CONSUMER FIRST ALERT: Oshkosh woman loses money to scammers pretending to be Powerball winners

The Websters won the $316 million Powerball jackpot in January.
Updated: Jun. 5, 2022 at 6:00 AM CDT
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GREEN BAY, Wis. (WBAY) - Consumer First Alert continues to follow a lottery scam using the names of local Powerball winners.

The Wisconsin Better Business Bureau says they have receive a report of someone losing hundreds of dollars.

It’s a deceptive scam that uses the names of Powerball winners Tammy and Cliff Webster. The scam tricks people into believing the Websters are giving away thousands of dollars. Consumer First Alert has now learned an Oshkosh woman lost hundreds to the scam.

The Websters won the $316 million Powerball jackpot in January. The state of Wisconsin requires jackpot winners to be publicly identified. The Websters shared their story in a video posted by the Wisconsin Lottery.

In March, Consumer First Alert was first to warn you about scammers using the Webster name to bait people into a scam.

“To add credibility they’ll include links and news stories just to make them seem more credible,” says Susan Bach, Better Business Bureau.

This week, the Wisconsin BBB received a report from an Oshkosh woman who lost hundreds of dollars to scammers pretending to be the Websters.

“She was receiving text messages from ‘Tammy and Cliff Webster’ and they wanted to share their lottery winnings with her. She paid them $360 to do this, to claim this money, and it was a scam,” says Bach.

The victim says scammers used a photo of the Websters. The scammers convinced the victim to download cryptocurrency apps and exchange cash to crypto. They promised she would get $32,000.

That promise was not real. The victim sent a message: “You just stole my money.”

The scammers replied: “You are so ungrateful.”

“It always starts with kind of a random text or email stating that your phone number has been randomly chosen and they are feeling generous and want to share their winnings with ten people, or something like that,” says Bach. “They’ll either ask you for personal information like your driver’s license number or social security number or they’ll ask you for money to claim those winnings. In either case, it’s a scam and people become vulnerable then to identity theft or you’ll lose money.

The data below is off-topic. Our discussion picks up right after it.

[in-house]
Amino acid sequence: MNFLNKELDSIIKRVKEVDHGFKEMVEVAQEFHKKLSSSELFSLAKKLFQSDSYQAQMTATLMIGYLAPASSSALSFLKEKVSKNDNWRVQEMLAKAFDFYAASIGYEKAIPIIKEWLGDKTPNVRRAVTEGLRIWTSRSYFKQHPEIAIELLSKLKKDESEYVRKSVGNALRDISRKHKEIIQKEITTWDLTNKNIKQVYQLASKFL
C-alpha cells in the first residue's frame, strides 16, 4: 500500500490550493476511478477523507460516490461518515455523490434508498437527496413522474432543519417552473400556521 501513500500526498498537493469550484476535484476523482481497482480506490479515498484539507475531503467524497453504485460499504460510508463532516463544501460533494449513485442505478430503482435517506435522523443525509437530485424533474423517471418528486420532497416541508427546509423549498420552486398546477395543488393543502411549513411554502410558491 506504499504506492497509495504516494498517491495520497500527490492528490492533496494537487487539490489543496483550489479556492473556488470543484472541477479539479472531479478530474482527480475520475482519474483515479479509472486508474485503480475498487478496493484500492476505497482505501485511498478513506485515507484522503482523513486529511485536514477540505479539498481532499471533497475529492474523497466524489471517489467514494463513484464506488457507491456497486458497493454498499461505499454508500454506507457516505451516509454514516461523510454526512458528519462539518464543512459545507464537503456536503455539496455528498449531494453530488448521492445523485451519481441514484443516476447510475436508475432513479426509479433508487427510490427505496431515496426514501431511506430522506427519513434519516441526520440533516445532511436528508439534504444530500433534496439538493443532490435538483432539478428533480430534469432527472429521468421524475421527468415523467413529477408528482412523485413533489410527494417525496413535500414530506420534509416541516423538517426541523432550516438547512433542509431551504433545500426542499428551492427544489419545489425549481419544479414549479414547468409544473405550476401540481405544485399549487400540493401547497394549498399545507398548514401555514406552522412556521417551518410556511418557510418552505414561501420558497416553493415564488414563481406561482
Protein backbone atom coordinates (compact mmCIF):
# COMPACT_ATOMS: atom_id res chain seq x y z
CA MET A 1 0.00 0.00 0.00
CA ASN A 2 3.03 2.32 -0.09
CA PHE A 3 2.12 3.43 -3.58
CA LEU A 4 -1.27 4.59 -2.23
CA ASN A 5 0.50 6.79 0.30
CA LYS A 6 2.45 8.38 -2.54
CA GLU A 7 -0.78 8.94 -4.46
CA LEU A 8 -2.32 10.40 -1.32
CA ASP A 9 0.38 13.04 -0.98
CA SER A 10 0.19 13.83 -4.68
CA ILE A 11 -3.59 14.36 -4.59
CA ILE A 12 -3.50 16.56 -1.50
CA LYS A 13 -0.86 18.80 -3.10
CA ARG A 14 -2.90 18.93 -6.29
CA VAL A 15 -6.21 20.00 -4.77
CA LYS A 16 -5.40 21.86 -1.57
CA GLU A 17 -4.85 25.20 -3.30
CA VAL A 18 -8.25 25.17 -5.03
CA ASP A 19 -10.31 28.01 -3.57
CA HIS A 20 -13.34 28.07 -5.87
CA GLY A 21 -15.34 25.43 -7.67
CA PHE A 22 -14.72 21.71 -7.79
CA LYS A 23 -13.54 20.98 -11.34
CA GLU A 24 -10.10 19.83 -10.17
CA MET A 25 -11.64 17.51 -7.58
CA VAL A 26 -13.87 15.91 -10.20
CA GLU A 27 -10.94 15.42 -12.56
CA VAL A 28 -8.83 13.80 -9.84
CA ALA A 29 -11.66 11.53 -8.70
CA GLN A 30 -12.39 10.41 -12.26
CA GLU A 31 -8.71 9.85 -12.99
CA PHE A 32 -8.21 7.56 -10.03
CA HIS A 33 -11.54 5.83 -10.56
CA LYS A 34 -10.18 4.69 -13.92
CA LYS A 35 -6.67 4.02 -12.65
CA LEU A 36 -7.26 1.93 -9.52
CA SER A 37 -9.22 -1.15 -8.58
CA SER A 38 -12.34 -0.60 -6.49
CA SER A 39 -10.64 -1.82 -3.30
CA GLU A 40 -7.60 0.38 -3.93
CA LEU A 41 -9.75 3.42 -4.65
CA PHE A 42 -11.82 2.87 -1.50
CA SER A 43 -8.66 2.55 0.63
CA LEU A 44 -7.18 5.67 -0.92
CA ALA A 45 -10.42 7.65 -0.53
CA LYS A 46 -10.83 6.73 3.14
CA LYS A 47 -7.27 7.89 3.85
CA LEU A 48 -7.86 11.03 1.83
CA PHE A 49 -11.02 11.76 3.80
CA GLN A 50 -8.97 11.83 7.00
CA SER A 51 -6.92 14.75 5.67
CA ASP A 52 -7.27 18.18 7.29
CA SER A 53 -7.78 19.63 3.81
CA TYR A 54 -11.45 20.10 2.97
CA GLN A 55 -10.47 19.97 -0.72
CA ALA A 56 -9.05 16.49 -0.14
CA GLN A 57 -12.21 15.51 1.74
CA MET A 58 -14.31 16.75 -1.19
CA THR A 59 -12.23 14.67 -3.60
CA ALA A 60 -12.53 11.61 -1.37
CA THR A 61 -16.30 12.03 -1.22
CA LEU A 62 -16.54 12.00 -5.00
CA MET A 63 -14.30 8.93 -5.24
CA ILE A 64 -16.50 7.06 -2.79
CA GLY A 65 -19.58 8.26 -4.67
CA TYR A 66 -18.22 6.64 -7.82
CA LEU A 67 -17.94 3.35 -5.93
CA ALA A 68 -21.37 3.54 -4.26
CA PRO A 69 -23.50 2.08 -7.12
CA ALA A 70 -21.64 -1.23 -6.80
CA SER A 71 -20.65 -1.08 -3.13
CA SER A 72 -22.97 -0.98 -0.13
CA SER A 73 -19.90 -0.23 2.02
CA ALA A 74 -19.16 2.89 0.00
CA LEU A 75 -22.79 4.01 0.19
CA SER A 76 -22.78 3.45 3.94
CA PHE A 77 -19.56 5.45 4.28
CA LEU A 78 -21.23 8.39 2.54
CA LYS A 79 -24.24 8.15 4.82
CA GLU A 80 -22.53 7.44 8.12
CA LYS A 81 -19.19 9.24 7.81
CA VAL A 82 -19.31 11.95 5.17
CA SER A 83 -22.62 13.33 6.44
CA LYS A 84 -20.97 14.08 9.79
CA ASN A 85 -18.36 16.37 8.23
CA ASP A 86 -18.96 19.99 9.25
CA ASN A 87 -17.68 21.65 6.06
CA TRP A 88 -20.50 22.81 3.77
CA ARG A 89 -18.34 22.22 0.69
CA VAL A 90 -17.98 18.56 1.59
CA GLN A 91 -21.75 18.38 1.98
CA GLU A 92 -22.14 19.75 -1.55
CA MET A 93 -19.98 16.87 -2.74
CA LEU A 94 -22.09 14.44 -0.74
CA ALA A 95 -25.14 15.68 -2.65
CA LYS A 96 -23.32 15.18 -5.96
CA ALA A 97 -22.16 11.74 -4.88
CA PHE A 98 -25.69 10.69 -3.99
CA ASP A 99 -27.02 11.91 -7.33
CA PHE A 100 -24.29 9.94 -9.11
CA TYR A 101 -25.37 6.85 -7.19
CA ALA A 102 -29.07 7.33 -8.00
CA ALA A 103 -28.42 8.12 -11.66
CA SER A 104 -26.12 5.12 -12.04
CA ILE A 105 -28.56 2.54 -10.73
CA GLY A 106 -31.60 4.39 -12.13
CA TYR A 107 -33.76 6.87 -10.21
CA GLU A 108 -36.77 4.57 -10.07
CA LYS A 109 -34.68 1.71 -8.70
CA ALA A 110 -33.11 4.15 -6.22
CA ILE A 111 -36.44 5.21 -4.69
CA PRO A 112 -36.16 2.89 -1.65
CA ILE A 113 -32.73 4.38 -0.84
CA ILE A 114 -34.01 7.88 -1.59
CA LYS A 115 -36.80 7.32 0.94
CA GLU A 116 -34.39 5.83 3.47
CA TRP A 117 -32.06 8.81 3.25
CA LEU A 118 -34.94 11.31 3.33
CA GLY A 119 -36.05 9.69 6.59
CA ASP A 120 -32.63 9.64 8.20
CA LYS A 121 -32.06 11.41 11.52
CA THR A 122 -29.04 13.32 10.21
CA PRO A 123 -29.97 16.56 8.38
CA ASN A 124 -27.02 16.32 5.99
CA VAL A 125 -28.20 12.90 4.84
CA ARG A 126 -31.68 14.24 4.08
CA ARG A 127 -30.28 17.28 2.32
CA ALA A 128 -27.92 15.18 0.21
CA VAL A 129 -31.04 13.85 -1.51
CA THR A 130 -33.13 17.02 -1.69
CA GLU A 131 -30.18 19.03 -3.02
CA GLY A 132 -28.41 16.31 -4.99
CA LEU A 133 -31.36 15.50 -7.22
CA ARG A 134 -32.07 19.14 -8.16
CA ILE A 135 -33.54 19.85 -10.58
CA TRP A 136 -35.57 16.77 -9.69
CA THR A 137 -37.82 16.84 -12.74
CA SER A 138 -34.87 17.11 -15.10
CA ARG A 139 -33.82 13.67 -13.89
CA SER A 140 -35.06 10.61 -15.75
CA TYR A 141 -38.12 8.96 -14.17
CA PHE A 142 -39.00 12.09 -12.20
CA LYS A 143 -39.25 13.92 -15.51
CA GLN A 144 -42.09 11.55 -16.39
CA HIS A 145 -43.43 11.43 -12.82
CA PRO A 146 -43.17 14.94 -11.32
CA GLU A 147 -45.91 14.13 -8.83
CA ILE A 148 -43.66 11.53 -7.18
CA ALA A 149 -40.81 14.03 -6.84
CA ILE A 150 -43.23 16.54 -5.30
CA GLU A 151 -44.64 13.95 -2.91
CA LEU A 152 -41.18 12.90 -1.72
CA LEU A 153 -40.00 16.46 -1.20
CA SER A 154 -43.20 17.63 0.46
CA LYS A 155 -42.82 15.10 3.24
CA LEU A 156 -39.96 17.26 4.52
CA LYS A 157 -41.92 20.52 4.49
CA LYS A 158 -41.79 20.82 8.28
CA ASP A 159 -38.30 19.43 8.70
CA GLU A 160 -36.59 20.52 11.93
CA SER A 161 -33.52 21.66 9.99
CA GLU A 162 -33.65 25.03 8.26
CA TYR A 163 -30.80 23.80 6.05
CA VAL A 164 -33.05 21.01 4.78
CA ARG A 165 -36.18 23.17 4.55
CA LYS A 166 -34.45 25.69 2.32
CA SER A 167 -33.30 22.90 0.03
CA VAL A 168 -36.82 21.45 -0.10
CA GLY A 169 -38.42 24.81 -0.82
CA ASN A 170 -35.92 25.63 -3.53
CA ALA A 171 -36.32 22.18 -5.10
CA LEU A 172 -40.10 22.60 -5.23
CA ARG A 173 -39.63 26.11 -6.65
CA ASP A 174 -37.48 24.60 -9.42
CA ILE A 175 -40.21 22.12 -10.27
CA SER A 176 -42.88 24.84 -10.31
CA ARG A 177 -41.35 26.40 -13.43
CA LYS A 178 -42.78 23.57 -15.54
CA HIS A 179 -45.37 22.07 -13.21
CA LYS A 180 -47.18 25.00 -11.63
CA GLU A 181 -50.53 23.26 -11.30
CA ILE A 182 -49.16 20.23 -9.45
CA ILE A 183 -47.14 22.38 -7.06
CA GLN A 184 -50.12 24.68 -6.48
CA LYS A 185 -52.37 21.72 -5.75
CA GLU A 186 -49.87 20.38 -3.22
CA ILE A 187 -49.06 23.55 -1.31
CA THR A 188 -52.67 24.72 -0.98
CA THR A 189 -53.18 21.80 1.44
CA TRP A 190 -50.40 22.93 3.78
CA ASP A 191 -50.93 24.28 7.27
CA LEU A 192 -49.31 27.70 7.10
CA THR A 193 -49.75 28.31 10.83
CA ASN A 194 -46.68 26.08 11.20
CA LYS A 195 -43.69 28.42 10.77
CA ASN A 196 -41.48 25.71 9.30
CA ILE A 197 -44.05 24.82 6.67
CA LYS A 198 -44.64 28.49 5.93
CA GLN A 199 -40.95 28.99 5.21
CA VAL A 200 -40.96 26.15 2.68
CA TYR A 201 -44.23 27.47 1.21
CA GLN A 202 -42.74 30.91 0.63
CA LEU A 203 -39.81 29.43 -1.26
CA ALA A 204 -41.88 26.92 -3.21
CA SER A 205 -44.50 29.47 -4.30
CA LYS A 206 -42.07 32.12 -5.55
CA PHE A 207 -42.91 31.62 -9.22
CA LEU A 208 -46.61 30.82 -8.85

The woman reported the scam to the Better Business Bureau.

“It’s very difficult to get her money back. I’m sure they were asking for payments that are irreversible where they can remain anonymous, but if you are a victim of this scam it’s very important to report the fake Facebook profile or any other social media outlet to authorities. Also to report it to the BBB Scam Tracker website so we can help warn other people,” Bach says.

The Wisconsin Department of Consumer Protection has also noted an uptick in this scam. Their hotline has received a number of calls and emails about fraudulent emails and texts claiming to be from the Websters. These messages tell the intended victim they’ve been awarded a cash prize and to contact an agent to get those winnings.

Experts urge people to not make contact with any of these scammers and to not give out sensitive information or money.

“It’s really sad, so it’s really important to warn the public about it,” Bach says.

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